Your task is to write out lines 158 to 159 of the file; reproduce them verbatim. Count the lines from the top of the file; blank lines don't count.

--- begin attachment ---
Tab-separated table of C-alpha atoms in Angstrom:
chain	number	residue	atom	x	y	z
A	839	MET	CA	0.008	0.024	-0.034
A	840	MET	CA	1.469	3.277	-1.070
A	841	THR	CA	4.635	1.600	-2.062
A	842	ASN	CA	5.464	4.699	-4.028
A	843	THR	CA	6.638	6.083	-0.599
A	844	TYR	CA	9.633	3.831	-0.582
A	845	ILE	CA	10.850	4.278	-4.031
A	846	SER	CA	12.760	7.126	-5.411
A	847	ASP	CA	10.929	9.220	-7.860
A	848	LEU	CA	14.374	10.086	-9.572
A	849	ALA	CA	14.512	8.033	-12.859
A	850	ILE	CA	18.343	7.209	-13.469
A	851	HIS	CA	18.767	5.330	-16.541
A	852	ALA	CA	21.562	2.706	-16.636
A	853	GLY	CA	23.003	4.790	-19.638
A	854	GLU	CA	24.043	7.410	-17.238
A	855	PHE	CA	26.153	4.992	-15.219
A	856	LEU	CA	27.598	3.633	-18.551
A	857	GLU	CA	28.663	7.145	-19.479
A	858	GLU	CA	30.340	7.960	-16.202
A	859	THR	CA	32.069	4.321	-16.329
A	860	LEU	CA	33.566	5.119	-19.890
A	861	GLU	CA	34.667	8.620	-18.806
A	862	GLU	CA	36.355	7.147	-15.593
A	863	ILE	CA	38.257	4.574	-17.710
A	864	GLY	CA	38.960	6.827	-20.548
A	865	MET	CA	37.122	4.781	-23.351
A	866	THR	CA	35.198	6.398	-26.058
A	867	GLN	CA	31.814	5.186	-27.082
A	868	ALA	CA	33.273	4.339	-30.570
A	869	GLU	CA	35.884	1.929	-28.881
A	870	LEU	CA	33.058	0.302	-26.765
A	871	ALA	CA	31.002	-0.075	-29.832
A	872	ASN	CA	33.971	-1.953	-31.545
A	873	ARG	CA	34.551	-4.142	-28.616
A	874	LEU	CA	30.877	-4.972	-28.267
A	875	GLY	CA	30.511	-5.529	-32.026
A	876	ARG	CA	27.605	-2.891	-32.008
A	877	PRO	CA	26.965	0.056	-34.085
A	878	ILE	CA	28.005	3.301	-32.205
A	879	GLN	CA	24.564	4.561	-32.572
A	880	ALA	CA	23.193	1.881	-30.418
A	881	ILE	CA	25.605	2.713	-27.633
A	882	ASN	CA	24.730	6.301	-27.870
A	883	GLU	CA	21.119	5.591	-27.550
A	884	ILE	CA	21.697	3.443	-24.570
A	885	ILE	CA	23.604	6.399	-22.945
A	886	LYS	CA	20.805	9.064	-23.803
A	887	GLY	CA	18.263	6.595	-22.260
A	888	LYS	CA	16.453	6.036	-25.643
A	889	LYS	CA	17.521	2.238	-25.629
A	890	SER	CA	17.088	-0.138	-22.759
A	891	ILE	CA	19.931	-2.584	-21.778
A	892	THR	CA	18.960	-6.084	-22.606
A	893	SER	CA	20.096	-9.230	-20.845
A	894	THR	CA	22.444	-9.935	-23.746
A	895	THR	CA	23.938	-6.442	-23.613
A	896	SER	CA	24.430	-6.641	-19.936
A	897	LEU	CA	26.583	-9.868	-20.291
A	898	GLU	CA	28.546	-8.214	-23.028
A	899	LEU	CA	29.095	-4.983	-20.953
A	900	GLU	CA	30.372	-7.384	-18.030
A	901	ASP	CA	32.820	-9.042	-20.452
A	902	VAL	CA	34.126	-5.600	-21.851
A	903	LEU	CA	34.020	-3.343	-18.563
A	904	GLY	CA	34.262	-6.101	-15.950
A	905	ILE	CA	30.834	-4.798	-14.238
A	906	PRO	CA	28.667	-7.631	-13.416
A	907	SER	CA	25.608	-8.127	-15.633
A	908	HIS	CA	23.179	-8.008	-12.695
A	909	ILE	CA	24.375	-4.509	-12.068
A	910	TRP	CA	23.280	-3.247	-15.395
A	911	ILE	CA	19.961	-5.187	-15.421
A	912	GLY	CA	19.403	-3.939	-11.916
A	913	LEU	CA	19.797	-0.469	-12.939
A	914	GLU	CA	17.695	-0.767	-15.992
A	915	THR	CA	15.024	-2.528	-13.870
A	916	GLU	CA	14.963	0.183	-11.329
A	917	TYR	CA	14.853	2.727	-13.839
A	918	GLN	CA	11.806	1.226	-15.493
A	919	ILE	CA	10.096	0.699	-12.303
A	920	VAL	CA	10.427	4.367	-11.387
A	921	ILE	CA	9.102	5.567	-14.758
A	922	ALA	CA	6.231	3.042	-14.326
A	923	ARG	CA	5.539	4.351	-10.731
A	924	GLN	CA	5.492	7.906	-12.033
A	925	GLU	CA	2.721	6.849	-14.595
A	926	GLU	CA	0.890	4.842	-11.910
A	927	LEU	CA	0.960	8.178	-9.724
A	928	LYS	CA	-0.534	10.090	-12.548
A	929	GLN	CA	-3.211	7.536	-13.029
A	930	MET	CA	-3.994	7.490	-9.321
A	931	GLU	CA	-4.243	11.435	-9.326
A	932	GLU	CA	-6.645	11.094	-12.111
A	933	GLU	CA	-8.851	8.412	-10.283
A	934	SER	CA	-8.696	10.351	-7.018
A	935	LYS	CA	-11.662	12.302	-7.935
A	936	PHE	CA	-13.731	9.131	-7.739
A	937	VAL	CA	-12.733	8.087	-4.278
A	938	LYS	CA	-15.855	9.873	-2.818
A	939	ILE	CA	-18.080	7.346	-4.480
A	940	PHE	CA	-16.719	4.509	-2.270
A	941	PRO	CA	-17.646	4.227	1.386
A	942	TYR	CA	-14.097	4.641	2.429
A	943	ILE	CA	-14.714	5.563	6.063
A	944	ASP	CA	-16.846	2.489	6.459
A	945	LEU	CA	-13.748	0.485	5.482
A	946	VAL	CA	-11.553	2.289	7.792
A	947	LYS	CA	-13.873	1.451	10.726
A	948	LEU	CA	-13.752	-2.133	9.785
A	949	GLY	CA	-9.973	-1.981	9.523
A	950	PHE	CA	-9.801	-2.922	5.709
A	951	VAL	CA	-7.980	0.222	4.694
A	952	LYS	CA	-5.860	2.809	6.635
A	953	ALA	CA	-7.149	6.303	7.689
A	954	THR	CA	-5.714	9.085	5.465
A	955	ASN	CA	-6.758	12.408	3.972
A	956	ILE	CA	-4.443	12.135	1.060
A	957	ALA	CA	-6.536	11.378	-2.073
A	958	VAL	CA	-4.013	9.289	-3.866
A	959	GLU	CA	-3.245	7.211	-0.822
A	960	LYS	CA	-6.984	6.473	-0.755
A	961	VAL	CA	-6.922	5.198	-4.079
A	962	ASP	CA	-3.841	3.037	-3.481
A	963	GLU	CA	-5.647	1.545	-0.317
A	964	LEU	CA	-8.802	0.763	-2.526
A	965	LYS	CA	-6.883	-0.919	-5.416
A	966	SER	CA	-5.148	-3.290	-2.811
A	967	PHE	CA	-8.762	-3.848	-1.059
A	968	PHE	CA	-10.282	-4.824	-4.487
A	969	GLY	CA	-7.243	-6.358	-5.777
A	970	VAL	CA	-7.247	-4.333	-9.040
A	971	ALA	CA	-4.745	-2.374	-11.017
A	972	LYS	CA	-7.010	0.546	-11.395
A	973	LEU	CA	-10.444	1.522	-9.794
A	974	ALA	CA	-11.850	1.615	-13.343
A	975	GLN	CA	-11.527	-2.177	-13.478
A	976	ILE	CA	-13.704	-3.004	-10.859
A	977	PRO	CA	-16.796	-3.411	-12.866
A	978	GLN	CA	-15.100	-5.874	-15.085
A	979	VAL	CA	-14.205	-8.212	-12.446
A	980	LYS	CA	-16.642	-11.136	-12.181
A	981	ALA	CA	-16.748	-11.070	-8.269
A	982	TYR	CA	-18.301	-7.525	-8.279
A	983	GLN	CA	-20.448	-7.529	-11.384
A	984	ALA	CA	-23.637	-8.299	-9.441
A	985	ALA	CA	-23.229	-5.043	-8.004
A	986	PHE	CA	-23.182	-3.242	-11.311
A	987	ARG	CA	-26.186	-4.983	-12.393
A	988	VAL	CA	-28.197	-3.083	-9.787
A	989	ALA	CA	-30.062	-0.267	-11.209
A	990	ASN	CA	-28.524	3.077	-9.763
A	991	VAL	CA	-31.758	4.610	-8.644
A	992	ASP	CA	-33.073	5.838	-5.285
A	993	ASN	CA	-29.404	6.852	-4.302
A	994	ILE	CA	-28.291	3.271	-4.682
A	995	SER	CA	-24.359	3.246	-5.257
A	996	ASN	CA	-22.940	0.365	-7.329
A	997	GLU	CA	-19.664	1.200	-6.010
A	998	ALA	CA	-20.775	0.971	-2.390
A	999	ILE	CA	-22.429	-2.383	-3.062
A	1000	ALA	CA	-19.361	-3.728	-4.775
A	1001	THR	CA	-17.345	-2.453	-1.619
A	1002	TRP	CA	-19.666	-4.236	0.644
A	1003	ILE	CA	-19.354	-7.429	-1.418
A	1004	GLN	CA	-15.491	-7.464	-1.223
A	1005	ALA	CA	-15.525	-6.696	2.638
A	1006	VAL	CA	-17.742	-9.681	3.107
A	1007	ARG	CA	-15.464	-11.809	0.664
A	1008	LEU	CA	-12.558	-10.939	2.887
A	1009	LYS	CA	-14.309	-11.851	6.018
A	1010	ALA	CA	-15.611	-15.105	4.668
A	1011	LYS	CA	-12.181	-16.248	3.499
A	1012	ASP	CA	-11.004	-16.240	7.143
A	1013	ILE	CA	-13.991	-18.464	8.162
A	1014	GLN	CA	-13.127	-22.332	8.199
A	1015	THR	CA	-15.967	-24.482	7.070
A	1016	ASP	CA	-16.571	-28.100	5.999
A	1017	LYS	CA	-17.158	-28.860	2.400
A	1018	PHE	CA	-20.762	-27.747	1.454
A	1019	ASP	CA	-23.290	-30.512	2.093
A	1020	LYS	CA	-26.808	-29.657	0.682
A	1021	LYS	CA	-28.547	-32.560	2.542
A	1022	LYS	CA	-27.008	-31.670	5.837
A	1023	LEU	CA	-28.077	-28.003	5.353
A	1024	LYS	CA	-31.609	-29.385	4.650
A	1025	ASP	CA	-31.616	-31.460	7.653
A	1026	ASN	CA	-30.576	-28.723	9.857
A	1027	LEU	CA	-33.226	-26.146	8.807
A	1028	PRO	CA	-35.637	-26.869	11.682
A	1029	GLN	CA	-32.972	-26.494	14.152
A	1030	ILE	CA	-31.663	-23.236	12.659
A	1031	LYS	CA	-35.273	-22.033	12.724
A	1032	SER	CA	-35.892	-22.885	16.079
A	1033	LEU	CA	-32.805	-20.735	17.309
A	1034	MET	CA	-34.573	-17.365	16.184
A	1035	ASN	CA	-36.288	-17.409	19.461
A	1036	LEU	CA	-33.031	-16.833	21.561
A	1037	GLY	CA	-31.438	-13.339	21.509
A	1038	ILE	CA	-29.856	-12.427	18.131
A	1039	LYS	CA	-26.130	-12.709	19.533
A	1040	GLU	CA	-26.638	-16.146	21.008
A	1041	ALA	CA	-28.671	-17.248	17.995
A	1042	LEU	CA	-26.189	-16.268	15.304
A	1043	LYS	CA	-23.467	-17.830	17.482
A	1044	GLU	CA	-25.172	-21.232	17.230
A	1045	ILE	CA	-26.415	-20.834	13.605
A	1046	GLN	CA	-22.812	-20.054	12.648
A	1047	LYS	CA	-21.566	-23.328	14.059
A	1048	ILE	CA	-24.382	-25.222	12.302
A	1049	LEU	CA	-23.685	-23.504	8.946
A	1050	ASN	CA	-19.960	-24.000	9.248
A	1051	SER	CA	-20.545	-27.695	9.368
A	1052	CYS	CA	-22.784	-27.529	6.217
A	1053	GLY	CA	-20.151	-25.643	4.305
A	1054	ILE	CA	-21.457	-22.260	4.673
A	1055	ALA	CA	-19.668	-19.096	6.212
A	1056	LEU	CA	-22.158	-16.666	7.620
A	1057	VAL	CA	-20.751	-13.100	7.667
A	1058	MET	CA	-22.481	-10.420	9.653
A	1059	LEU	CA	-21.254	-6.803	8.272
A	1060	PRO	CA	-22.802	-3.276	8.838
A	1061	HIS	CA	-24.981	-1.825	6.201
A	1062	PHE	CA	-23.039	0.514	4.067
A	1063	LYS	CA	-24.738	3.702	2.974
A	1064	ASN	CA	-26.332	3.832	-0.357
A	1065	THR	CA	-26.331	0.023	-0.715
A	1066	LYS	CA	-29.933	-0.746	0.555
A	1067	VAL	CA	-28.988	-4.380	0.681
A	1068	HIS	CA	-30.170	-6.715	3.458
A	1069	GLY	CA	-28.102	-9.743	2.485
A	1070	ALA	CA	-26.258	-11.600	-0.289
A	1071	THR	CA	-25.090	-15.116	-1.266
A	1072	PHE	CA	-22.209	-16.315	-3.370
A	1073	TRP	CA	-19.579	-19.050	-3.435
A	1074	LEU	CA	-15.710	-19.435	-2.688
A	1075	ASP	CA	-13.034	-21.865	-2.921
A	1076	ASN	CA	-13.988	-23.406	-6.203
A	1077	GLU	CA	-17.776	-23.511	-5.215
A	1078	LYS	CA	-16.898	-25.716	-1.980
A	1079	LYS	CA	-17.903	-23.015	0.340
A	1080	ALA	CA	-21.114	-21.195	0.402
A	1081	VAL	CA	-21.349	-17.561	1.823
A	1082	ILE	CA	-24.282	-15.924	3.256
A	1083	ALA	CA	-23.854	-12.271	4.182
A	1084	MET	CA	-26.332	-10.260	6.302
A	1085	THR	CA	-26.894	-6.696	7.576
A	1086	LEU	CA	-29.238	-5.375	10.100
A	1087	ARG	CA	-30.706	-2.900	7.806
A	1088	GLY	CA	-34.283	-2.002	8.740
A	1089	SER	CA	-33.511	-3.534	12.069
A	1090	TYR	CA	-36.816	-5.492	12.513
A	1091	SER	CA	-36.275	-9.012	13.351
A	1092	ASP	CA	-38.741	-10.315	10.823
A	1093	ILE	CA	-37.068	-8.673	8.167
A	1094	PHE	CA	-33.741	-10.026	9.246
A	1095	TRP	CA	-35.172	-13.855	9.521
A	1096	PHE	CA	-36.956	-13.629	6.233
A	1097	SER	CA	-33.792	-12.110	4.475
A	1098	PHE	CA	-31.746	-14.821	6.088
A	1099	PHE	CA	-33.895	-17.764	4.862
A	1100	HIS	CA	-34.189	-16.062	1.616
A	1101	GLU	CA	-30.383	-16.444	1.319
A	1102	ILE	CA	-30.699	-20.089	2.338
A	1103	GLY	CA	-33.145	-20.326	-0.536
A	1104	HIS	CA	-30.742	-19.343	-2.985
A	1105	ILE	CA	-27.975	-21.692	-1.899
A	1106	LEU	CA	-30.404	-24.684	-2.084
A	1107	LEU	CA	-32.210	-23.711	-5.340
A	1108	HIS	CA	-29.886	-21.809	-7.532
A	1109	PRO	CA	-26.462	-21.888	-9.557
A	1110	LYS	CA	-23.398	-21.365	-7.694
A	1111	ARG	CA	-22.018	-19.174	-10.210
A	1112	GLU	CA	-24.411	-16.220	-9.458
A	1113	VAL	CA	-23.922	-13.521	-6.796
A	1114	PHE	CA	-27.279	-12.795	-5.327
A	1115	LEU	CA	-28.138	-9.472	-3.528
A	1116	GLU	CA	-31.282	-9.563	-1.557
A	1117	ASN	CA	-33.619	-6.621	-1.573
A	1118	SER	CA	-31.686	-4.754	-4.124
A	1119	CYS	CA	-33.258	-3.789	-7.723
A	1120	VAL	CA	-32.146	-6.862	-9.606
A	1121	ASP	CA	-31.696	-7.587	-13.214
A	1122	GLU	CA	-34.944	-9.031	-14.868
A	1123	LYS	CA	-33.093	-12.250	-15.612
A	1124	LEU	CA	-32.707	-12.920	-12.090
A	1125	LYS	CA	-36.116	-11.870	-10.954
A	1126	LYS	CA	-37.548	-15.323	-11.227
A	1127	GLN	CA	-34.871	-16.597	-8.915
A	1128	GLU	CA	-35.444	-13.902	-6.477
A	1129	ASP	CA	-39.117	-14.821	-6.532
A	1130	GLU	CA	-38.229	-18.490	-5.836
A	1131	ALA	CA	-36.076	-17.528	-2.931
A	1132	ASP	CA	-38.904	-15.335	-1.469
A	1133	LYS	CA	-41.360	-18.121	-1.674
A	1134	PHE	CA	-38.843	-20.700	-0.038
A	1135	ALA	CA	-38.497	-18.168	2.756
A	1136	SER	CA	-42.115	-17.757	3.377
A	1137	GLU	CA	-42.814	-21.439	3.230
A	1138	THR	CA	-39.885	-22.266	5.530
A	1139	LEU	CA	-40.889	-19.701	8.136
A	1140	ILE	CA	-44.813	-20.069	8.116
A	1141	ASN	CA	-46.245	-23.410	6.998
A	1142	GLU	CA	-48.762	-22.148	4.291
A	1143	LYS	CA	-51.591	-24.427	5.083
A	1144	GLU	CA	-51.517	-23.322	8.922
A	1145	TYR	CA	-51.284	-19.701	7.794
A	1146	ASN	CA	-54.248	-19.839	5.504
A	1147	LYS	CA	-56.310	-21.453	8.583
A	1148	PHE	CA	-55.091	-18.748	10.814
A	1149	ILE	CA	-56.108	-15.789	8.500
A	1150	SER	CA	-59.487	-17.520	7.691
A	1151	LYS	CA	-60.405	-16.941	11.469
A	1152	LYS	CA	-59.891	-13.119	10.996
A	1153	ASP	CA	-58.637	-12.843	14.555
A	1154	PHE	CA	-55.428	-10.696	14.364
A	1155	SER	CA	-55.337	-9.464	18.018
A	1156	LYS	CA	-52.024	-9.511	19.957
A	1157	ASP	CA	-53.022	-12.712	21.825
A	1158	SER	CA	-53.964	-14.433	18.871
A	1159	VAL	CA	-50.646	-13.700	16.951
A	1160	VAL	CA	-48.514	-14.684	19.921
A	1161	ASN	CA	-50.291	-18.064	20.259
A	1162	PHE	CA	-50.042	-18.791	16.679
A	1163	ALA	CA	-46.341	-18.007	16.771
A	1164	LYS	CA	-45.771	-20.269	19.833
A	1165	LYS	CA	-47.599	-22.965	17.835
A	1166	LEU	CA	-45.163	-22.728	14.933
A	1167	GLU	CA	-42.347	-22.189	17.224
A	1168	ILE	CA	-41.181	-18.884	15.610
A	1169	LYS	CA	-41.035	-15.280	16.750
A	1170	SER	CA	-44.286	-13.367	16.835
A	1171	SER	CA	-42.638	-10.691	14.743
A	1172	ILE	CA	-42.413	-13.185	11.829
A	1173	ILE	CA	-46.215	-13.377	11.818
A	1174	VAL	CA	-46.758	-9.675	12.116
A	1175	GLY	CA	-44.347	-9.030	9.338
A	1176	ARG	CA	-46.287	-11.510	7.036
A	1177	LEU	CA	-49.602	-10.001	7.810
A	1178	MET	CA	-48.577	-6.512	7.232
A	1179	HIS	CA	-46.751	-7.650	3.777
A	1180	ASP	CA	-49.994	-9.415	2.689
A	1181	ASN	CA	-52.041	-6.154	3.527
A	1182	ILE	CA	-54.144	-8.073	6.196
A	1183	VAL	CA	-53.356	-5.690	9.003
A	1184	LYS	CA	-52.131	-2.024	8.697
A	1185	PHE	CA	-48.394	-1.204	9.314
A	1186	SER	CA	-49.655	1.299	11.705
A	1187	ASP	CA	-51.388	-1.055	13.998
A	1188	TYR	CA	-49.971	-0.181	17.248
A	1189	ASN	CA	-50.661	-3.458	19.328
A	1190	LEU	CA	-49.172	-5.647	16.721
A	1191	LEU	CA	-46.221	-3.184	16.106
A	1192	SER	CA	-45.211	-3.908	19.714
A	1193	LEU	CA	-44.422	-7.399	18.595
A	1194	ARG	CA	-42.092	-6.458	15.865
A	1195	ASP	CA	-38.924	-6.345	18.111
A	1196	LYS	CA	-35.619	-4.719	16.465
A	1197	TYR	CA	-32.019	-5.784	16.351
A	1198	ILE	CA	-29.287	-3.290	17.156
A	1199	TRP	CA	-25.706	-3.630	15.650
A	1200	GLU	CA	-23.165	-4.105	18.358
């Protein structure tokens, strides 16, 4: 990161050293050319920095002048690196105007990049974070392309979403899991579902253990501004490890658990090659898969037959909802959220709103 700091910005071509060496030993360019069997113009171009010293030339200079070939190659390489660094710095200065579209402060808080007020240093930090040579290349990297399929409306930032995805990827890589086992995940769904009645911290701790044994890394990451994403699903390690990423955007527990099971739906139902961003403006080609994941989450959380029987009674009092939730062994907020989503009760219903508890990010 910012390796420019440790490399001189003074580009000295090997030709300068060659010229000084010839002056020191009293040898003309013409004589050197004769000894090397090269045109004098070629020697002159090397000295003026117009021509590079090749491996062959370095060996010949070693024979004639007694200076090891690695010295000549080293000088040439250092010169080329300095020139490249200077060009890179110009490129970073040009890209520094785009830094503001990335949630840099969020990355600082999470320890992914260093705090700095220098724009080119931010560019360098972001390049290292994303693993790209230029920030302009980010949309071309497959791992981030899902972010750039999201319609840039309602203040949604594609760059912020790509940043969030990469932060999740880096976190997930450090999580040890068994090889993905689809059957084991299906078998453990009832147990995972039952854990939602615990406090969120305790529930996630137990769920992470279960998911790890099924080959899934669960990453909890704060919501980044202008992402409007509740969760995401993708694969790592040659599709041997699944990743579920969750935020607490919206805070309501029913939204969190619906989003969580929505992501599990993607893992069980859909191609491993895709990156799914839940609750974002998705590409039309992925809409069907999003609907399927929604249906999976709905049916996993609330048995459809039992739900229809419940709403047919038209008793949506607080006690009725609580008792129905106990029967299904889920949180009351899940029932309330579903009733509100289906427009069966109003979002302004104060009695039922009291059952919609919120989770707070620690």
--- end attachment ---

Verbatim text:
A	994	ILE	CA	-28.291	3.271	-4.682
A	995	SER	CA	-24.359	3.246	-5.257